Both of my parents were in Internment Camps during WWII, along with many of my Aunts and Uncles when they were all children.
"Most of the 110,000 persons removed for reasons of 'national security' were school-age children, infants and young adults not yet of voting age."
- "Years of Infamy", Michi Weglyn
These Japanese Americans, half of whom were children, were incarcerated for up to 4 years, without due process of law or any factual basis, in bleak, remote camps surrounded by barbed wire and armed guards.
Rather, the causes for this unprecedented action in American history, according to the Commission on Wartime Relocation and Internment of Civilians, "were motivated largely by racial prejudice, wartime hysteria, and a failure of political leadership."
On Aug 6, 2011 The NYTimes writes about a new Wall was dedicated on Bainbridge Island.
A Wall to Remember an Era’s First Exiles
Matthew Ryan Williams for The New York Times
Holly Wilson visited a newly completed memorial on Bainbridge Island, a cedar and stone wall dedicated to its residents' World War II experience. More Photos »
Published: August 5, 2011
BAINBRIDGE ISLAND, Wash. — Frank Kitamoto was only 2 when he and his family — and more than 270 others of Japanese ancestry — were forcibly removed from this forested island and sent to an internment camp after Japan bombed Pearl Harbor in World War II. Mr. Kitamoto, now 72, said he spent many of his younger years in a severe identity crisis, ashamed of his Japanese heritage and wishing he were white. Other young men went so far as to have plastic surgery to disguise their Japanese features. Some committed suicide.
Bainbridge Island was the 1st experiment to figure out the logistics of shipping hundreds of people, 2/3 US citizens to prison for having Japanese ancestry as a crime.
Japanese-American residents of Bainbridge Island, Washington, boarded a ferry to Seattle. From there, they were transferred to a camp in California. The government chose Bainbridge Island as its test run for mass evacuations. More Photos »
“As a kid, I thought this was the land of equality and freedom, and so this couldn’t be happening because of discrimination,” Mr. Kitamoto, who became a dentist, said the other day in his office, where one wall is covered with photos from that era. “So I thought it was because there was something wrong with me, that I was a bad person.”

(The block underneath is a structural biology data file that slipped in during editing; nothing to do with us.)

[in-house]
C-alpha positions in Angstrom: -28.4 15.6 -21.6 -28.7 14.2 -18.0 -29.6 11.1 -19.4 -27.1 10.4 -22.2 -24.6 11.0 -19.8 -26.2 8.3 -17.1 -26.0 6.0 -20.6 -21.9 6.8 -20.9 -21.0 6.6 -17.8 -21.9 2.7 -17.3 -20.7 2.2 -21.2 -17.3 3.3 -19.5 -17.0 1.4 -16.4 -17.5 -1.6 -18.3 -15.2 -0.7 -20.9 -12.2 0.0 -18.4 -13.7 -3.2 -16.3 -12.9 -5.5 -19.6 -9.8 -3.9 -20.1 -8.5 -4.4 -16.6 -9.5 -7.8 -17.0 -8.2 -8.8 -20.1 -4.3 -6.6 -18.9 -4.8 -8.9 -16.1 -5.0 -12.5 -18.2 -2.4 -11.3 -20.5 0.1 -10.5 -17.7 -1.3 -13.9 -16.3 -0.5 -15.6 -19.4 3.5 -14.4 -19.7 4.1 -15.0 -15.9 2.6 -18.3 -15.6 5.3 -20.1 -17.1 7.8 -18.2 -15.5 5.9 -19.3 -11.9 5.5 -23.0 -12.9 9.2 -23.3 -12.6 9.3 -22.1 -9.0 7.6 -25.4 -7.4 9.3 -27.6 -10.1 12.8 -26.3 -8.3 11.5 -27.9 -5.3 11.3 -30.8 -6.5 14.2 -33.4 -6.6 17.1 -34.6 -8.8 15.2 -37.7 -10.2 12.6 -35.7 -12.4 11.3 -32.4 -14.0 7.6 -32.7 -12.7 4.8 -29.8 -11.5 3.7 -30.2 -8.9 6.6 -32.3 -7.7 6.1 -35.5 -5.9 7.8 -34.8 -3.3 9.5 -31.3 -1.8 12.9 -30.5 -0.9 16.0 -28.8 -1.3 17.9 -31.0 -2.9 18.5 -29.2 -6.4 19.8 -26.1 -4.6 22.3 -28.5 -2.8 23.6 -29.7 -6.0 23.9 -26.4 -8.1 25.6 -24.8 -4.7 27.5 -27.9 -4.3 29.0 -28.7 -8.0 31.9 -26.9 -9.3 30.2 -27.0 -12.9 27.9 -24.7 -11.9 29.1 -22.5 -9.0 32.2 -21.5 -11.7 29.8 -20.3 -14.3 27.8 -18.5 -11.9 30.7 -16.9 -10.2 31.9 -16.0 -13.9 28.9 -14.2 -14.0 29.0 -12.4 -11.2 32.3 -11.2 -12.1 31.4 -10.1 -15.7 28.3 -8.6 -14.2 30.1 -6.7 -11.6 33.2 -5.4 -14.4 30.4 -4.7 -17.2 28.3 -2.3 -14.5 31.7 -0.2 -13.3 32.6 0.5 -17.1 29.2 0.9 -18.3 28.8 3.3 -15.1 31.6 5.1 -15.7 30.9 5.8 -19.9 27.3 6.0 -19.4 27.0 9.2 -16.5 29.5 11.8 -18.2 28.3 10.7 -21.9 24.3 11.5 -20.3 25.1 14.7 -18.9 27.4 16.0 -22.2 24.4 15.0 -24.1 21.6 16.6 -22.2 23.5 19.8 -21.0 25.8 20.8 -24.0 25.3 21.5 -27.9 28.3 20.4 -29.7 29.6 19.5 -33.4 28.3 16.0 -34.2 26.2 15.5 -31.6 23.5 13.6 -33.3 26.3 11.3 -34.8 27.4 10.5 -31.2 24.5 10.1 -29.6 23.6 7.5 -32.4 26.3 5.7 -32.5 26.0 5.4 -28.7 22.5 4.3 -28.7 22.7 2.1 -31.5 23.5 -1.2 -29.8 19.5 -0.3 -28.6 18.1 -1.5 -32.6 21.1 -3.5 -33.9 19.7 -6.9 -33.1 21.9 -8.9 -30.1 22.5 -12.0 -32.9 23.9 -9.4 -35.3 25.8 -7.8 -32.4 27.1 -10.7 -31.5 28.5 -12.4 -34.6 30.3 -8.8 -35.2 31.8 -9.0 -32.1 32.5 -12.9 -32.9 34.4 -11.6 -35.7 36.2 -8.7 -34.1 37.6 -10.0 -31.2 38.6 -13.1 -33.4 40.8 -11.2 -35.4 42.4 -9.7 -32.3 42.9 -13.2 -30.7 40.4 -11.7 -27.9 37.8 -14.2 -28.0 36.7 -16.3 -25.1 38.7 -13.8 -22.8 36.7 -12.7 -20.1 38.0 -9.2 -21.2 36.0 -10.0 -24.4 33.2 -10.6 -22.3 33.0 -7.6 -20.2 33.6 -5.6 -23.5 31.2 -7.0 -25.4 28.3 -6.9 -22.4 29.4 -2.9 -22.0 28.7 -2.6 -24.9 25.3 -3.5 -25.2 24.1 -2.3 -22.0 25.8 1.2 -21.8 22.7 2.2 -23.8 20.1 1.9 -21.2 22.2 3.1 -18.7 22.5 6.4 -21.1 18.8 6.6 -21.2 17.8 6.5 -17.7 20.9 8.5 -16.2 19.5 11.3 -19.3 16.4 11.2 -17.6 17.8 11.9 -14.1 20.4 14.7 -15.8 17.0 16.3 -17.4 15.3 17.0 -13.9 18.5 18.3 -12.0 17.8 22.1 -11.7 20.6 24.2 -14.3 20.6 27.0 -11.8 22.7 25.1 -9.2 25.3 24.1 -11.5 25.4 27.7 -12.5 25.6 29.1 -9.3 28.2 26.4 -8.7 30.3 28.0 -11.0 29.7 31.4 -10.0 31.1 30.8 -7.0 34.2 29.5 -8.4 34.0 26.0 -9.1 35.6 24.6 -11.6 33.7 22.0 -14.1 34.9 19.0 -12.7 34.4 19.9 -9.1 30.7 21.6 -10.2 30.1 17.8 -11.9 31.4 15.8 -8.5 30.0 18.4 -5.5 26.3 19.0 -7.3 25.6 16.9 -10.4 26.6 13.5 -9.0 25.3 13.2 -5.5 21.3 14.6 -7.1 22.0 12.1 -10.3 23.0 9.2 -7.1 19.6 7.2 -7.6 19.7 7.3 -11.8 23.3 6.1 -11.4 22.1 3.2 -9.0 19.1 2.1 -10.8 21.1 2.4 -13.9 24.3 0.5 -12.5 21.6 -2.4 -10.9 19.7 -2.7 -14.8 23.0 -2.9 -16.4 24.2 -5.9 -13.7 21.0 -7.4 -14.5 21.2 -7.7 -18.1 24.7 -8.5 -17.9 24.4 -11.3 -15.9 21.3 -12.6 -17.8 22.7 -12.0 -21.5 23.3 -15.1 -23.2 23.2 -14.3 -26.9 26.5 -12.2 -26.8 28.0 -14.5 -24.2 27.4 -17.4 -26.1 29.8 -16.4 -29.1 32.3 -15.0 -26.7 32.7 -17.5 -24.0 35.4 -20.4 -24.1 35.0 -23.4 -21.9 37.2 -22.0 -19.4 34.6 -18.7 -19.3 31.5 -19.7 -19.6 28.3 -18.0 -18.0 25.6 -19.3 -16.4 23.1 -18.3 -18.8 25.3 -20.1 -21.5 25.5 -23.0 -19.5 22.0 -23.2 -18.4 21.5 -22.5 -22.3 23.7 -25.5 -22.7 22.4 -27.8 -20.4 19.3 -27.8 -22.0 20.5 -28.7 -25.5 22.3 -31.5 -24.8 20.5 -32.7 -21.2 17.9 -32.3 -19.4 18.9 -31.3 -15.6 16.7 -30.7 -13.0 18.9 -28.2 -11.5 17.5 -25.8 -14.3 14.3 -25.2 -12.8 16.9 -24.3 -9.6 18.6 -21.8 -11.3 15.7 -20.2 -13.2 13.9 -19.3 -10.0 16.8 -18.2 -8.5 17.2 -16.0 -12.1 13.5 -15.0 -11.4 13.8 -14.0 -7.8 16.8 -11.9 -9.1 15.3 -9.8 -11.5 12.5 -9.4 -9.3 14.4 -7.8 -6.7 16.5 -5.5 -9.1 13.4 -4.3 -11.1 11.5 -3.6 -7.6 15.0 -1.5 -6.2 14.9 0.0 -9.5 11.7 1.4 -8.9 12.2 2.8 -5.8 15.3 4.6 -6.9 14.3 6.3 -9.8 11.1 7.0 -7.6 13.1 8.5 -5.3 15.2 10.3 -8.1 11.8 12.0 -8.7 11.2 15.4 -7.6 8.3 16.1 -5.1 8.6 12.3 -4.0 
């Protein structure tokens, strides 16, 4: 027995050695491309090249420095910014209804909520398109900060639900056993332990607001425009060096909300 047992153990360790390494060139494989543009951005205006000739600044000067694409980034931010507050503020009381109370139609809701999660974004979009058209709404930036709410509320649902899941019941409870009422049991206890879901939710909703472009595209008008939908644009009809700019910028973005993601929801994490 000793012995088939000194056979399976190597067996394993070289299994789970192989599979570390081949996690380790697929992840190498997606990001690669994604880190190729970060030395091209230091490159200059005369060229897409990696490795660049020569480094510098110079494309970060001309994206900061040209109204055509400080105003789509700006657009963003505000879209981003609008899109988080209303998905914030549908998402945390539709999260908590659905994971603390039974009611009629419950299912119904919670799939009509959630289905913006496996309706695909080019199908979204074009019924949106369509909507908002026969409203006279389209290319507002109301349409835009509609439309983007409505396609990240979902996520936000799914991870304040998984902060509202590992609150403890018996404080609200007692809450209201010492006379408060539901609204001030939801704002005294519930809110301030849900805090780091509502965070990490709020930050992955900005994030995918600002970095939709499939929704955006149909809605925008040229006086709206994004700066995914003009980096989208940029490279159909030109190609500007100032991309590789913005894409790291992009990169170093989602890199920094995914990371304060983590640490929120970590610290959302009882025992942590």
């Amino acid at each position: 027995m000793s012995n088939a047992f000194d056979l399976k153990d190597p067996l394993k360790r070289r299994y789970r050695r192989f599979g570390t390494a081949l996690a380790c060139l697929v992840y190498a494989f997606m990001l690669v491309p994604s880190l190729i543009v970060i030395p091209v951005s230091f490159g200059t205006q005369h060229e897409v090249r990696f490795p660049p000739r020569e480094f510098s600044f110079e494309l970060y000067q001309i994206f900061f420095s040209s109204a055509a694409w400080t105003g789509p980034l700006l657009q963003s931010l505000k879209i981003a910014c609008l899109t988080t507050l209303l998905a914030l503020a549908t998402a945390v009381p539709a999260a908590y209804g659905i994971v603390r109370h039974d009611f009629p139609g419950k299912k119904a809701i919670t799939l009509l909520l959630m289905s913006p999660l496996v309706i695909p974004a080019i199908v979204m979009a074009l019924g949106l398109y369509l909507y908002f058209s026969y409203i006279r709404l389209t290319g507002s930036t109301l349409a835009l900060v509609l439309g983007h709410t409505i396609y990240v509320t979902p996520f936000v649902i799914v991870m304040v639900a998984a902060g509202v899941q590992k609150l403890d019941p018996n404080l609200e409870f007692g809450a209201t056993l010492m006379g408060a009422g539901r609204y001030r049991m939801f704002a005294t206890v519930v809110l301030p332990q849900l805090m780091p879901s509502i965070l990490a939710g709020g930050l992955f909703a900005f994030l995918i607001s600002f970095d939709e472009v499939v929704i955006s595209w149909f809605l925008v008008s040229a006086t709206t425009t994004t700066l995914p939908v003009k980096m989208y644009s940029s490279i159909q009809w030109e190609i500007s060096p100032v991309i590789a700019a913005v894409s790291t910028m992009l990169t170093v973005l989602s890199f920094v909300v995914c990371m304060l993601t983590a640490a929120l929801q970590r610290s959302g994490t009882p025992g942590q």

One of the most famous photographs from this experiment is a mother with her 13 month old daughter taken by the SeattleTimes.
Everywhere she went, Kayo Natalie Hayashida Ong, now 70, was greeted over and again with delight and recognition as "the baby!"
An iconic photograph of her at age 1, asleep in her mother's arms as her family was forcibly removed from their Bainbridge Island home during World War II, became one of the best-known symbols of a dark period in American history.
MUSEUM OF HISTORY AND INDUSTRY /
Fumiko Hayashida, then 31, carries her daughter Natalie, 1, to the Bainbridge ferry and exile.
If my daughter had been born 70 years ago, she would be amongst the other 1 year olds who were a threat to US security.
At the time, Executive Order 9066 was justified as a "military necessity" to protect against domestic espionage and sabotage. However, it was later documented that "our government had in its possession proof that not one Japanese American, citizen or not, had engaged in espionage, not one had committed any act of sabotage." (Michi Weglyn, 1976).
There was one loan voice in the USA who spoke through the media, a Bainbridge publication.
Two months before Pearl Harbor, Walt and Milly Woodward pledged in a front page editorial to "always strive to speak the truth, unafraid, whether it be on a national issue or something purely local." In 1940, the young couple–barely thirty–had purchased the weekly Bainbridge Review, a chatty conveyor of neighborhood gossip. A year later, when the U.S. entered WWII, the couple had transformed the Review into a respected community paper full of current, factual news, and an editorial page that drew national attention.
The day after Pearl Harbor, Milly and Walt Woodward warned, "There is the danger of a blind, wild hysterical hatred of all persons who can trace ancestry to Japan. That some of those persons happen to be American citizens...easily could be swept aside by mob hysteria." Urging Islanders to remain calm, the Woodwards continued, " The Review says this: These Japanese Americans of ours haven't bombed anybody...They have given every indication of loyalty to this nation. They have sent...their own sons–six of them–into the United States Army."
The Woodwards continued, throughout the war, to speak against the constitutional violations inherent in E.O. 9066. The tiny Bainbridge Review has been singled out nationally as the lone newspaper to take such a stand. Also, in an attempt to report accurately on Islanders' lives, Milly and Walt Woodward hired high school students to report from Manzanar and, later, Minidoka on the daily events in the exiles' lives. Thus Islanders could keep track of each other. Perhaps as a result of that, 150 of the 272 exiled Islanders returned to Bainbridge, a greater percentage than most communities.
I don't think my children could understand why grandma and grandpa were in prison. Which is why the Bainbridge wall is dedicated with these words.
Nidoto Nai Yoni, translated as
"Let It Not Happen Again"
is the motto and mission of the Nikkei Exclusion Memorial.